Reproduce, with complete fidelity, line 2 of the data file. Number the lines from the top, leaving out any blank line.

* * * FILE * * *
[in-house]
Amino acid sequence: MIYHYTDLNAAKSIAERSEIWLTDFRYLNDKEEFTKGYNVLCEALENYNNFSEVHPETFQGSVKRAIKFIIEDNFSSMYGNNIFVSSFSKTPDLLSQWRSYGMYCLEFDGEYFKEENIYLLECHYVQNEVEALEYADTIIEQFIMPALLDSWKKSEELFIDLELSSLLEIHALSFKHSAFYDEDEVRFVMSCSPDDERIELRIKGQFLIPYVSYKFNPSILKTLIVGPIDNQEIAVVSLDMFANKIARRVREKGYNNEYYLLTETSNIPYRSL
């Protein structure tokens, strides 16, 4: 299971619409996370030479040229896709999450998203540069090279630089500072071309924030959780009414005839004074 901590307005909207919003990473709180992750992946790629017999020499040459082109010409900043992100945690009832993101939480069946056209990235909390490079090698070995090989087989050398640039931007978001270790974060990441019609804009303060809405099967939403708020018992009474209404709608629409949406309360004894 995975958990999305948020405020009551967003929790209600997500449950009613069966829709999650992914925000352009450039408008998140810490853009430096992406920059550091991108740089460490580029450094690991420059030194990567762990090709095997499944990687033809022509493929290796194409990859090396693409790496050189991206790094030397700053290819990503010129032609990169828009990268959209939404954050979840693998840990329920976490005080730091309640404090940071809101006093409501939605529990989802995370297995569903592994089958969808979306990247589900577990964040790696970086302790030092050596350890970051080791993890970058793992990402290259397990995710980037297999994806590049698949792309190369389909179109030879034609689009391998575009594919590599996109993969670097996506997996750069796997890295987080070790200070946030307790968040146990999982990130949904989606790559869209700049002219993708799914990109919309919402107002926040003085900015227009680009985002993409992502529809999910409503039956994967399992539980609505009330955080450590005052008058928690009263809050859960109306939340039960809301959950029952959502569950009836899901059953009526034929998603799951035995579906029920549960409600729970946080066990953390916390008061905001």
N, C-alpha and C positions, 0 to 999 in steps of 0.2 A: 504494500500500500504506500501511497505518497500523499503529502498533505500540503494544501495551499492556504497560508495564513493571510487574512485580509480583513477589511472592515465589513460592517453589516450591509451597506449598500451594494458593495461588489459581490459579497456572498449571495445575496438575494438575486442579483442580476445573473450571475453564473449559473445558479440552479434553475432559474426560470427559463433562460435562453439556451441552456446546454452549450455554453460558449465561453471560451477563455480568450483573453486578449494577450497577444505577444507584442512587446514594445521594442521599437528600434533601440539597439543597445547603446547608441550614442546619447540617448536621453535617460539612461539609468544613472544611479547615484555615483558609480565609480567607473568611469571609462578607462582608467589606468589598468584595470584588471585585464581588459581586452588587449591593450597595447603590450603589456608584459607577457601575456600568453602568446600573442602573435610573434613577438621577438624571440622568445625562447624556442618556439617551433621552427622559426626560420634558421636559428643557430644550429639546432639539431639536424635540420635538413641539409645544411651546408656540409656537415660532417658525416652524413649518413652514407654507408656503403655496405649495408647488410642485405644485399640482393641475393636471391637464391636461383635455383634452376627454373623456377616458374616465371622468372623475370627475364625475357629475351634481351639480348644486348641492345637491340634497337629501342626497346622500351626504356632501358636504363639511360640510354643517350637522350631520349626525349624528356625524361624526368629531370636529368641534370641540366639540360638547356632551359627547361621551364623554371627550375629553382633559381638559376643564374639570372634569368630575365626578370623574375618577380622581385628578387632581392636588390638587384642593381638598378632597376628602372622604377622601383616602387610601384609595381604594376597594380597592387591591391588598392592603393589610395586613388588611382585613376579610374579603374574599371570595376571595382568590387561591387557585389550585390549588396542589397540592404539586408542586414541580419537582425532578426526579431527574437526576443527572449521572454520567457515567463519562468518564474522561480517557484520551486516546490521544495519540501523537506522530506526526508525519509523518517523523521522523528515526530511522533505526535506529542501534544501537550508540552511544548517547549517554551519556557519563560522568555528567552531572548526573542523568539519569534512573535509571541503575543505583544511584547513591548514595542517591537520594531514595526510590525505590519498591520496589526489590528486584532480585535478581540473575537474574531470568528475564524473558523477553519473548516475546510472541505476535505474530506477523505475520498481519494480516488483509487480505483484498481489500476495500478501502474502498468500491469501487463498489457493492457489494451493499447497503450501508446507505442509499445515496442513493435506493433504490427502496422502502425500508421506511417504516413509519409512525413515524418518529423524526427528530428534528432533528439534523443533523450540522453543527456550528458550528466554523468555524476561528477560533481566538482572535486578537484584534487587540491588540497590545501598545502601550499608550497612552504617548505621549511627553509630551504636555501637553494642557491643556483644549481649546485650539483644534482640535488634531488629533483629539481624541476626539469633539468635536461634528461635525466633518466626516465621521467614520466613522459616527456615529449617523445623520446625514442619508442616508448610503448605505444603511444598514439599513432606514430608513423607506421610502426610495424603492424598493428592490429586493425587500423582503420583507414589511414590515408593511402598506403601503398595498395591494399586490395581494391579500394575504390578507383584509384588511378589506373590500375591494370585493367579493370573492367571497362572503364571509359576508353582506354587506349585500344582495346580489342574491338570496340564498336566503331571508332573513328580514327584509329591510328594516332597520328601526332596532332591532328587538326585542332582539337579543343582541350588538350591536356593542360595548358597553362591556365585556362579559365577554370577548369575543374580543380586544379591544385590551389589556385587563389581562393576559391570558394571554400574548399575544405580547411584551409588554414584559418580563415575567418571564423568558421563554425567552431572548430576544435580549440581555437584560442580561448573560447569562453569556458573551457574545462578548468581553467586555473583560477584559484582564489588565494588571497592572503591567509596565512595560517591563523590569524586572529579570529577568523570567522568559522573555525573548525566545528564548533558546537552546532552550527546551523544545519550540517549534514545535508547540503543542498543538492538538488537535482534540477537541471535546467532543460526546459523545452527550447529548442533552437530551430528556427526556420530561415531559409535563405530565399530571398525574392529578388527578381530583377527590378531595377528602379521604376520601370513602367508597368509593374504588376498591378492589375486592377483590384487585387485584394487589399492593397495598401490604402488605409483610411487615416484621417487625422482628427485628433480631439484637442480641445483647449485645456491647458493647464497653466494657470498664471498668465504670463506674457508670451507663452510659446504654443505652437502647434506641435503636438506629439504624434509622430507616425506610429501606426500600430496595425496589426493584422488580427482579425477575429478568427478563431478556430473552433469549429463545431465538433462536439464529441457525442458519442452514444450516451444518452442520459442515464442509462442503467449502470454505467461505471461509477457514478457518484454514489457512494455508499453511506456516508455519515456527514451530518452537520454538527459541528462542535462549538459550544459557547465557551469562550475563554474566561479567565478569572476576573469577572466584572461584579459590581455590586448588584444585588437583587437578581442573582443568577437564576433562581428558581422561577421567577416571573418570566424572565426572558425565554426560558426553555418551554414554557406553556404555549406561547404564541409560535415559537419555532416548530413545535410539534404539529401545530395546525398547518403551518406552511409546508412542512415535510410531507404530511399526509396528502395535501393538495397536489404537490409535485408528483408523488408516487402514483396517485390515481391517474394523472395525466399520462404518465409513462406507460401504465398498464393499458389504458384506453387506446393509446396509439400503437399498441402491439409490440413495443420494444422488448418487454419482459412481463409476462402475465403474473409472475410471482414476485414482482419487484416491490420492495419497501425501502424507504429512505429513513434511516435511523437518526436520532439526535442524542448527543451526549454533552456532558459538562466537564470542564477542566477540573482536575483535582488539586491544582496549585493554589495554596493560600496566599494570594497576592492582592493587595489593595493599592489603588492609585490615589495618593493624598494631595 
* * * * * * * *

Amino acid sequence: MIYHYTDLNAAKSIAERSEIWLTDFRYLNDKEEFTKGYNVLCEALENYNNFSEVHPETFQGSVKRAIKFIIEDNFSSMYGNNIFVSSFSKTPDLLSQWRSYGMYCLEFDGEYFKEENIYLLECHYVQNEVEALEYADTIIEQFIMPALLDSWKKSEELFIDLELSSLLEIHALSFKHSAFYDEDEVRFVMSCSPDDERIELRIKGQFLIPYVSYKFNPSILKTLIVGPIDNQEIAVVSLDMFANKIARRVREKGYNNEYYLLTETSNIPYRSL